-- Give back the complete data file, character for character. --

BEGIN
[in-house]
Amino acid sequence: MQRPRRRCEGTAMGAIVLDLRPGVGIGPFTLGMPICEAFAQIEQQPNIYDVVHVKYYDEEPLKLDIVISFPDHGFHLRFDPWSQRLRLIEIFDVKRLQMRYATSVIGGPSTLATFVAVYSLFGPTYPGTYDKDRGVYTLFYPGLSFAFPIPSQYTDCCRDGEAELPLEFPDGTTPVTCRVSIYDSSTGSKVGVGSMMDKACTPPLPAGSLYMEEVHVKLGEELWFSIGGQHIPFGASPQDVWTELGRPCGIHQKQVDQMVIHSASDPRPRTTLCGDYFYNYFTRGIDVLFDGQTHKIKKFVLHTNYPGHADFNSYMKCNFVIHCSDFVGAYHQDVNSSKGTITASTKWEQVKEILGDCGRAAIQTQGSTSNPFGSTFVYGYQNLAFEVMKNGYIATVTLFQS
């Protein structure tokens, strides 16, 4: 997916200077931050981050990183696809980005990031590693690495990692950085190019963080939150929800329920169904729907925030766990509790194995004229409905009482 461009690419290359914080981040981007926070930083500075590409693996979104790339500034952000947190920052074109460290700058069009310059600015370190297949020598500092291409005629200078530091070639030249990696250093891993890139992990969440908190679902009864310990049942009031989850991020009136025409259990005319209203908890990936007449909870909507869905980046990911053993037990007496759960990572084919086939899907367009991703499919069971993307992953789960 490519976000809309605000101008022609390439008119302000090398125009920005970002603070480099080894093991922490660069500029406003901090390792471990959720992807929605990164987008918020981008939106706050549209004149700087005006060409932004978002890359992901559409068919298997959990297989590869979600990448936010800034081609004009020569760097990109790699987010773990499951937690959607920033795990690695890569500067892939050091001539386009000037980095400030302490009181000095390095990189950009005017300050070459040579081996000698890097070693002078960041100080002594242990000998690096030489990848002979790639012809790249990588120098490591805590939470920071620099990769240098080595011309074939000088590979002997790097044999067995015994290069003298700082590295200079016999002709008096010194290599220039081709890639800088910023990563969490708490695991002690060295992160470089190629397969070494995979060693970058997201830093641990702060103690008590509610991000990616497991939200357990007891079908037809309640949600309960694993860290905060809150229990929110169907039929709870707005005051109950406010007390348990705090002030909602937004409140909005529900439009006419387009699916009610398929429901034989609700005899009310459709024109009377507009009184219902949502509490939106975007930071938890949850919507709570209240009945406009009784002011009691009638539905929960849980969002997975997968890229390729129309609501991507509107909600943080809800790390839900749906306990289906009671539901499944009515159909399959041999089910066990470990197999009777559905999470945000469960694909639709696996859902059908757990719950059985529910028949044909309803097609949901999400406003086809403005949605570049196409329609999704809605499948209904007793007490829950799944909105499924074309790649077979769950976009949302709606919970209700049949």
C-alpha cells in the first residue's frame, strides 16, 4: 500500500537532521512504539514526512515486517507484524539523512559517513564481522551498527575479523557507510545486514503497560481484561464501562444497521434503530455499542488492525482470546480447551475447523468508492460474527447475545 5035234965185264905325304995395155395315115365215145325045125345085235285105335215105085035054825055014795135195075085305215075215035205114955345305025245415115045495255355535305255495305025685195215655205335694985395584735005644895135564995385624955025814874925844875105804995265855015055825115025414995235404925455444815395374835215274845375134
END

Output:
[in-house]
Amino acid sequence: MQRPRRRCEGTAMGAIVLDLRPGVGIGPFTLGMPICEAFAQIEQQPNIYDVVHVKYYDEEPLKLDIVISFPDHGFHLRFDPWSQRLRLIEIFDVKRLQMRYATSVIGGPSTLATFVAVYSLFGPTYPGTYDKDRGVYTLFYPGLSFAFPIPSQYTDCCRDGEAELPLEFPDGTTPVTCRVSIYDSSTGSKVGVGSMMDKACTPPLPAGSLYMEEVHVKLGEELWFSIGGQHIPFGASPQDVWTELGRPCGIHQKQVDQMVIHSASDPRPRTTLCGDYFYNYFTRGIDVLFDGQTHKIKKFVLHTNYPGHADFNSYMKCNFVIHCSDFVGAYHQDVNSSKGTITASTKWEQVKEILGDCGRAAIQTQGSTSNPFGSTFVYGYQNLAFEVMKNGYIATVTLFQS
């Protein structure tokens, strides 16, 4: 997916200077931050981050990183696809980005990031590693690495990692950085190019963080939150929800329920169904729907925030766990509790194995004229409905009482 461009690419290359914080981040981007926070930083500075590409693996979104790339500034952000947190920052074109460290700058069009310059600015370190297949020598500092291409005629200078530091070639030249990696250093891993890139992990969440908190679902009864310990049942009031989850991020009136025409259990005319209203908890990936007449909870909507869905980046990911053993037990007496759960990572084919086939899907367009991703499919069971993307992953789960 490519976000809309605000101008022609390439008119302000090398125009920005970002603070480099080894093991922490660069500029406003901090390792471990959720992807929605990164987008918020981008939106706050549209004149700087005006060409932004978002890359992901559409068919298997959990297989590869979600990448936010800034081609004009020569760097990109790699987010773990499951937690959607920033795990690695890569500067892939050091001539386009000037980095400030302490009181000095390095990189950009005017300050070459040579081996000698890097070693002078960041100080002594242990000998690096030489990848002979790639012809790249990588120098490591805590939470920071620099990769240098080595011309074939000088590979002997790097044999067995015994290069003298700082590295200079016999002709008096010194290599220039081709890639800088910023990563969490708490695991002690060295992160470089190629397969070494995979060693970058997201830093641990702060103690008590509610991000990616497991939200357990007891079908037809309640949600309960694993860290905060809150229990929110169907039929709870707005005051109950406010007390348990705090002030909602937004409140909005529900439009006419387009699916009610398929429901034989609700005899009310459709024109009377507009009184219902949502509490939106975007930071938890949850919507709570209240009945406009009784002011009691009638539905929960849980969002997975997968890229390729129309609501991507509107909600943080809800790390839900749906306990289906009671539901499944009515159909399959041999089910066990470990197999009777559905999470945000469960694909639709696996859902059908757990719950059985529910028949044909309803097609949901999400406003086809403005949605570049196409329609999704809605499948209904007793007490829950799944909105499924074309790649077979769950976009949302709606919970209700049949």
C-alpha cells in the first residue's frame, strides 16, 4: 500500500537532521512504539514526512515486517507484524539523512559517513564481522551498527575479523557507510545486514503497560481484561464501562444497521434503530455499542488492525482470546480447551475447523468508492460474527447475545 5035234965185264905325304995395155395315115365215145325045125345085235285105335215105085035054825055014795135195075085305215075215035205114955345305025245415115045495255355535305255495305025685195215655205335694985395584735005644895135564995385624955025814874925844875105804995265855015055825115025414995235404925455444815395374835215274845375134